So how do you make your next PowerPoint presentation a good ‘un?

Thursday, May 20th, 2010 by Simon Morton

Welcome back to those who are eager to learn how to get past the 3 main culprits behind bad presentations, for those of you who don’t know what we’re on about read our last blog!

So here are the 3 steps (and please, people – it’s important they’re done in this order!)

1.  The Message Creation Phase

Right at the beginning of every presentation you do – ask yourself some simple questions:

  • What is it you are trying to achieve with this presentation?
  • What is it you want your audience to remember now and later?
  • How will you measure the success of your presentation?

Answering these questions is crucial as this will lead you to your PRESENTATION MESSAGE (quite an important ingredient un any successful presentation, we’re sure you agree).

Eyeful Beermat

Inspiration on the back of a beermat

Now you have that message keep it well and truly close to you – it should be at the heart of everything you do with this presentation. If your proposed content doesn’t help you get the message across, drop it…you don’t need it. 

2. Telling the story

So now you have a message, you need to build a story that gets this message across to your audience.

This stage is not easy, but it is very important – get it wrong and no-one will know what your key message is and the work you’ve done in stage 1 is all for nowt.

As most of us have reams and reams of data, pictures and the like, the biggest challenge is editing down the information you have. Only use the bare minimum as more than that leads to data overload for your audience.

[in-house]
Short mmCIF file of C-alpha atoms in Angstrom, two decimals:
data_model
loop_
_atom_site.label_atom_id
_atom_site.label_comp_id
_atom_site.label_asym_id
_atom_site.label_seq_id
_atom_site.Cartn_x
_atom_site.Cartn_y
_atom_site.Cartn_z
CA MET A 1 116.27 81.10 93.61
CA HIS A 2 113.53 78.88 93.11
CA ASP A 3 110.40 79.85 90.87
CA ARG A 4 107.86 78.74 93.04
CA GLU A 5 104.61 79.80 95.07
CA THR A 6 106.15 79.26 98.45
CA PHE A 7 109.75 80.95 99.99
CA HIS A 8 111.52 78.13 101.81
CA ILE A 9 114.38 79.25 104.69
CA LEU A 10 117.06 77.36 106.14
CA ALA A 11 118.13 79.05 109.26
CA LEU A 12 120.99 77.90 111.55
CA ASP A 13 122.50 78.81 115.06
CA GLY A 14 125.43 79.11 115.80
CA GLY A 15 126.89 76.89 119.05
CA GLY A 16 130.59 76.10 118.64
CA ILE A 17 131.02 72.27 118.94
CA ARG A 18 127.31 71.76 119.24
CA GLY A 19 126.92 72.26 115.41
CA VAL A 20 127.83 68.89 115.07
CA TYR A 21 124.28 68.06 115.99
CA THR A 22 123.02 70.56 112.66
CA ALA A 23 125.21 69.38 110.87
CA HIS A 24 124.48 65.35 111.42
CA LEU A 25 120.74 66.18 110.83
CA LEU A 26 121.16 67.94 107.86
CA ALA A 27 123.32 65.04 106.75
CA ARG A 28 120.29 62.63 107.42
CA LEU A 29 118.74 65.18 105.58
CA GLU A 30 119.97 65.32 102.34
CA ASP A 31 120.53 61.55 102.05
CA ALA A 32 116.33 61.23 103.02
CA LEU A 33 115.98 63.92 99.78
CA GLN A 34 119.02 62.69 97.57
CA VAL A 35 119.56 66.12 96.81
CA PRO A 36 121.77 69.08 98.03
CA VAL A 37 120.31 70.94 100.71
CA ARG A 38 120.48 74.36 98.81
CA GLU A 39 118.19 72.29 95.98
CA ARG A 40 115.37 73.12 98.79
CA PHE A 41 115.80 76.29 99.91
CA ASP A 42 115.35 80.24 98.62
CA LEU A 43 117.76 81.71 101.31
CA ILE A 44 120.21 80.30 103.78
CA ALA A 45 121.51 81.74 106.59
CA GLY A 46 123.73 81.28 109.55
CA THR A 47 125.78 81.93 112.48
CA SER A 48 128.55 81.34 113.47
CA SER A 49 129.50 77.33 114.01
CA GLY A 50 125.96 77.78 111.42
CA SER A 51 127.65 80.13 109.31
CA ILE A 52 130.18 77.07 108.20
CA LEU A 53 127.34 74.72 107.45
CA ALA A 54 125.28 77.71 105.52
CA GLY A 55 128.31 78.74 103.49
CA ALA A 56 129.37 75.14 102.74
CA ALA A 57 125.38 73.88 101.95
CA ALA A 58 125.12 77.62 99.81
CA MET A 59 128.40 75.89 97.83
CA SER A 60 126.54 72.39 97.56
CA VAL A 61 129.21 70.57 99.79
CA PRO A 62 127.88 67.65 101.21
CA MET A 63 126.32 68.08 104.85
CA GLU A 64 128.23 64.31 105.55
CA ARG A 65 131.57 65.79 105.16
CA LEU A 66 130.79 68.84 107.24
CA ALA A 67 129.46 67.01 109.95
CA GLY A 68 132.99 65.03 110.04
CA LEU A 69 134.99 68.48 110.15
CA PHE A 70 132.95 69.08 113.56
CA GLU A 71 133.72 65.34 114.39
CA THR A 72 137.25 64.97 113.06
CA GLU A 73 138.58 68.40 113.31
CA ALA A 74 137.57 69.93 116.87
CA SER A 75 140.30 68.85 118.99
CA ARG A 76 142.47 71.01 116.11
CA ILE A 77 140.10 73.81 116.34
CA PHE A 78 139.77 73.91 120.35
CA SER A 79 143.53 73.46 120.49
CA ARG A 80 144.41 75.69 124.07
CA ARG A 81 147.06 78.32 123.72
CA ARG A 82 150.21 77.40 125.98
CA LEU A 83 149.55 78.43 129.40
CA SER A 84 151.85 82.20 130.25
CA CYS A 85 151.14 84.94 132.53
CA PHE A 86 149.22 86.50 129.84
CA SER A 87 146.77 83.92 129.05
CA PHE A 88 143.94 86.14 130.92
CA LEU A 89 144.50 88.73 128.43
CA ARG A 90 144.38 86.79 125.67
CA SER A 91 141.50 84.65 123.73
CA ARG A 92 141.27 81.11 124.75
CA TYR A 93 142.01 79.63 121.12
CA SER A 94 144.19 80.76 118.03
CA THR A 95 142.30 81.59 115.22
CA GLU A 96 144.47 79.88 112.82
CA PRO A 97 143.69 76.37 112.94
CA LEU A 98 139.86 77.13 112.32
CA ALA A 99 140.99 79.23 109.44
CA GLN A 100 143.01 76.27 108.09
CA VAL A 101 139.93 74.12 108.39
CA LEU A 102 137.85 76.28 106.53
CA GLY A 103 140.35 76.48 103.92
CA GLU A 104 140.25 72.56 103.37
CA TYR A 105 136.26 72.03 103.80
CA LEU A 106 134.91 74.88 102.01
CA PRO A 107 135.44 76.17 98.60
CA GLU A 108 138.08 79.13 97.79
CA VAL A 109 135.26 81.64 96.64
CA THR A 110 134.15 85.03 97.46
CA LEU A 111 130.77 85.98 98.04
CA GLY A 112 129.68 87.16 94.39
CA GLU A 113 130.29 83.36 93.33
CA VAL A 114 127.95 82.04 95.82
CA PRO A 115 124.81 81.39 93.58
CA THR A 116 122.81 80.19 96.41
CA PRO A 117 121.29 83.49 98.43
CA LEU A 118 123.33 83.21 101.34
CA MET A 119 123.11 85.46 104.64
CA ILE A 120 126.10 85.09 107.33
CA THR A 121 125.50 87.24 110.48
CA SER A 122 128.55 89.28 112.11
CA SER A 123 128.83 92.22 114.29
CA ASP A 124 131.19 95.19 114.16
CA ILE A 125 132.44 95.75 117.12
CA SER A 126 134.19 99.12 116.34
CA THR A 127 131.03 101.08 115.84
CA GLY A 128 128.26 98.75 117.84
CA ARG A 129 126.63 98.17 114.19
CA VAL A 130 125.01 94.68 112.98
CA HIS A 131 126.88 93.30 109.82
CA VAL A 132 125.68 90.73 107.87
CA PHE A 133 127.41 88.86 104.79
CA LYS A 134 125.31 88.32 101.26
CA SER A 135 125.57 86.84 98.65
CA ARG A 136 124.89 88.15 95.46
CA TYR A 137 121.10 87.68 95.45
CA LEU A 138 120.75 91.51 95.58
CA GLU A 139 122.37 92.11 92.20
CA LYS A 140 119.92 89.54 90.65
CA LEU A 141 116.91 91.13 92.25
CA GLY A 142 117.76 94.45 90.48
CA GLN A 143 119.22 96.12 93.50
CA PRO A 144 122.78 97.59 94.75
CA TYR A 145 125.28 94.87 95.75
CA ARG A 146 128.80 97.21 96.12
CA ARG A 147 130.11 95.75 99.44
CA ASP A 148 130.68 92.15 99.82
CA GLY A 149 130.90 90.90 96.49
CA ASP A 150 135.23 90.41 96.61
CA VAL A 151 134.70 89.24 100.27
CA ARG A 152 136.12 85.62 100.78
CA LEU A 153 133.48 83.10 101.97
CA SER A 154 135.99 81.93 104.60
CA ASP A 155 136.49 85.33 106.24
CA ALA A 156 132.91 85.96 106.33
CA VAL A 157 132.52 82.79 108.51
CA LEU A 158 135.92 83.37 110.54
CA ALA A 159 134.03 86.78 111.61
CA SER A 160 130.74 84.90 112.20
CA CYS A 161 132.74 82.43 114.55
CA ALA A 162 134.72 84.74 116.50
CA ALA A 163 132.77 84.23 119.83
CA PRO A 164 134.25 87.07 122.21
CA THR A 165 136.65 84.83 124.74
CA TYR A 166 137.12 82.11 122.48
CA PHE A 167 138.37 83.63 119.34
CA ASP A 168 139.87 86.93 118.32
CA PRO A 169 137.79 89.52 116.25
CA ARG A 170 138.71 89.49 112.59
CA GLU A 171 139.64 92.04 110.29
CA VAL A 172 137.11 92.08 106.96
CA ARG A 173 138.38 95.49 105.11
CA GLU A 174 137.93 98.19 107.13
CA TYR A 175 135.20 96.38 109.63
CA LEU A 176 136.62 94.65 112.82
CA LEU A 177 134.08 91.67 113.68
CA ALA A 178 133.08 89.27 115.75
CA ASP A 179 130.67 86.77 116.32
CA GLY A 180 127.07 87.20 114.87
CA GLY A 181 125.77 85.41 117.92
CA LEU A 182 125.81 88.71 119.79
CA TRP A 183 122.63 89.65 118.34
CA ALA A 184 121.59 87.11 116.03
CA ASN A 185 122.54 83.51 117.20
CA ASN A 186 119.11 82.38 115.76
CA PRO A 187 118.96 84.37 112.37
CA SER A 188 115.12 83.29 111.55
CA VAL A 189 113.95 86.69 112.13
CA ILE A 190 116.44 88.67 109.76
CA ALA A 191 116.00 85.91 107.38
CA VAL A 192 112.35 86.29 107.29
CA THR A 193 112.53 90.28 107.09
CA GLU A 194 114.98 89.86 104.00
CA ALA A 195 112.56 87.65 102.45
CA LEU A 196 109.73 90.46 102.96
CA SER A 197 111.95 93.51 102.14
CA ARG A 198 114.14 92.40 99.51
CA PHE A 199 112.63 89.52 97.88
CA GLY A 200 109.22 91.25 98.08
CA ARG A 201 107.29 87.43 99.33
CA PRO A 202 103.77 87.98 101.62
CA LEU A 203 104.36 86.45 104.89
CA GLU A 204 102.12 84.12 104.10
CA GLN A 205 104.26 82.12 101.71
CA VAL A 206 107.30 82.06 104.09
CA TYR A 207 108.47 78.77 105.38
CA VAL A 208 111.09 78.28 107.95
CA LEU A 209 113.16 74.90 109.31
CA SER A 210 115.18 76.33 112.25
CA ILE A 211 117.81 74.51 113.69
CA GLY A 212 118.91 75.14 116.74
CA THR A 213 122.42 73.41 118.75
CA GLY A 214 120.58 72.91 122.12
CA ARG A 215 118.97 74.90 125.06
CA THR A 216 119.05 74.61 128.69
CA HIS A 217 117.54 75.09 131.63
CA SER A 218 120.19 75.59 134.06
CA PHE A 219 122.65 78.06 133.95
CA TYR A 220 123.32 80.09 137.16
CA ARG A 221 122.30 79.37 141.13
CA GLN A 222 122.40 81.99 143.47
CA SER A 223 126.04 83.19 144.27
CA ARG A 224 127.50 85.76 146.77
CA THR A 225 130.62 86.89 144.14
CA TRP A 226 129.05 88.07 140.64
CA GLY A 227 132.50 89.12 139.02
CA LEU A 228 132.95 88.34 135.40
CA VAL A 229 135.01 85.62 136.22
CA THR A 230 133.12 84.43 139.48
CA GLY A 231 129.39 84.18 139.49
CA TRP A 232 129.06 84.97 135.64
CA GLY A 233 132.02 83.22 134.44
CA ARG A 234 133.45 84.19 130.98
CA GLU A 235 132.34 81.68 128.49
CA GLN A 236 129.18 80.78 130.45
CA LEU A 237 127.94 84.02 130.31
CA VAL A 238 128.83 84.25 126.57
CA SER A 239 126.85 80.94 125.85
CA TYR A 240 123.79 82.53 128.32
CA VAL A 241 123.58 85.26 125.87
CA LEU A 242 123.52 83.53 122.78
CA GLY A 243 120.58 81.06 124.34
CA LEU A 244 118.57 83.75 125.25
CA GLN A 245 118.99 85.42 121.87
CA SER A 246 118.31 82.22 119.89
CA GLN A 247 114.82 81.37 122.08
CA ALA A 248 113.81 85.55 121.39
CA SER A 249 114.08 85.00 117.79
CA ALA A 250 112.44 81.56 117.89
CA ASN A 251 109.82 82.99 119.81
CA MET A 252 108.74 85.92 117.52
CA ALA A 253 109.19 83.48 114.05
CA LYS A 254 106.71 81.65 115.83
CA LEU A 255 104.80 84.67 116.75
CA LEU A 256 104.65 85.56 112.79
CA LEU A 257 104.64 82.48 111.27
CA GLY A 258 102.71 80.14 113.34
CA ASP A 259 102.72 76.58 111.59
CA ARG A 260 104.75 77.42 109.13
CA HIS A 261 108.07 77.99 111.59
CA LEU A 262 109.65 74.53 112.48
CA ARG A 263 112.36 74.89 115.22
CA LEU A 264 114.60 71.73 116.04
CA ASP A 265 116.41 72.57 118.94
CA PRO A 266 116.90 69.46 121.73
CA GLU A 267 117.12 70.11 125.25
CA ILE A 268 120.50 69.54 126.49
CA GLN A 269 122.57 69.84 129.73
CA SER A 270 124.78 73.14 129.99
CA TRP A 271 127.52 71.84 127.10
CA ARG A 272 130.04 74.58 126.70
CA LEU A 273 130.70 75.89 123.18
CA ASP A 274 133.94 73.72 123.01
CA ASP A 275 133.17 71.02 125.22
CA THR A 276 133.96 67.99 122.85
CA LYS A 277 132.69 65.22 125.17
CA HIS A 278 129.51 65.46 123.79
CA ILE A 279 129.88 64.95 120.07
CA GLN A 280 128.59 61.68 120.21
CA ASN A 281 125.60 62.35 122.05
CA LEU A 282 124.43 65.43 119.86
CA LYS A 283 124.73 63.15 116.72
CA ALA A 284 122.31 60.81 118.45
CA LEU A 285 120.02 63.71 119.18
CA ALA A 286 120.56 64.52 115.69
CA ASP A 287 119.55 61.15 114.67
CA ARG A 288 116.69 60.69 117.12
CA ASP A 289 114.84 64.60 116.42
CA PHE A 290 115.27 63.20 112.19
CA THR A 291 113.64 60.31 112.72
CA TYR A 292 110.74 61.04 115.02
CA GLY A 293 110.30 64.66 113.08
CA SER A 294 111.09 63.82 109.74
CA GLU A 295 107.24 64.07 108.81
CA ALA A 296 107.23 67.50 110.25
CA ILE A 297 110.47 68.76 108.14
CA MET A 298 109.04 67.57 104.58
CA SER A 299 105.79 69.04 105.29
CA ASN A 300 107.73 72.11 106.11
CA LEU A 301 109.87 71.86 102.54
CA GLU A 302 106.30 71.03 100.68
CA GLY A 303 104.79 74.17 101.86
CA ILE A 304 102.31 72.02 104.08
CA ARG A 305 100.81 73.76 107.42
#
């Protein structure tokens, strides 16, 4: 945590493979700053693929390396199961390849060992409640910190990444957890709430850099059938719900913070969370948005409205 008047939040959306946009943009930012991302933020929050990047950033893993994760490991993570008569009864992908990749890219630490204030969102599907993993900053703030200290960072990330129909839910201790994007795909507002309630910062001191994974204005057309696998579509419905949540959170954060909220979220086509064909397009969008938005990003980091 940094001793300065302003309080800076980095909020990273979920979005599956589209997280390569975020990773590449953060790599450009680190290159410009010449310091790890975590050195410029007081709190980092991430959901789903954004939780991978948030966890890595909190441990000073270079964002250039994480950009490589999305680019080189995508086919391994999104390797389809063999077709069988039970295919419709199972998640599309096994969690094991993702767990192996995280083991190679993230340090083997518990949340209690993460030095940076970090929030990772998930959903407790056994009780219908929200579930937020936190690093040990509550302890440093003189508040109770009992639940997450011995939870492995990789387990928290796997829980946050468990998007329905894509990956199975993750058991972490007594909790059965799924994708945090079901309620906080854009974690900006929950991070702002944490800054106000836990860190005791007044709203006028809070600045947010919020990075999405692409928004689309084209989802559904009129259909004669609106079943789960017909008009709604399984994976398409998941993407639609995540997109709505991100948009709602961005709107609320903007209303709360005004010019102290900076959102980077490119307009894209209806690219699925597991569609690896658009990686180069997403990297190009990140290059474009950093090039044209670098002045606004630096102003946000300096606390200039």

Deciding what to use and what not to use is only the first part of the job. Once you’ve done this you need to put it together so it builds a story for your audience.

Get that story right and your audience will go away with the key message. By the same token, get it wrong and they’ll leave none the wiser.

3. Visual clarity

As we highlighted in the previous blog this is where many people start, believing that opening up PowerPoint and whacking in some good pictures is all they need to do. Obviously you’ve now been through steps 1 and 2 so you’re ahead of the game but it’s now very important to make sure you underpin your message and the story delivering it with the best visuals.

The old cliche “a picture paints a thousand words” is still used today because it is spot on. But it is also important to remember what we said in number 1 – only use stuff that underpins your message.

A random picture that looks great is only a random looking great picture and won’t help tell your story.

So there they are – a brief look at the 3 main stages that will get you past the issues we looked at last time.

We’ve taken a whistle stop tour of a complex area here and its worth looking at these in more depth – but from now on make sure you use these 3 when you put a presentation together.

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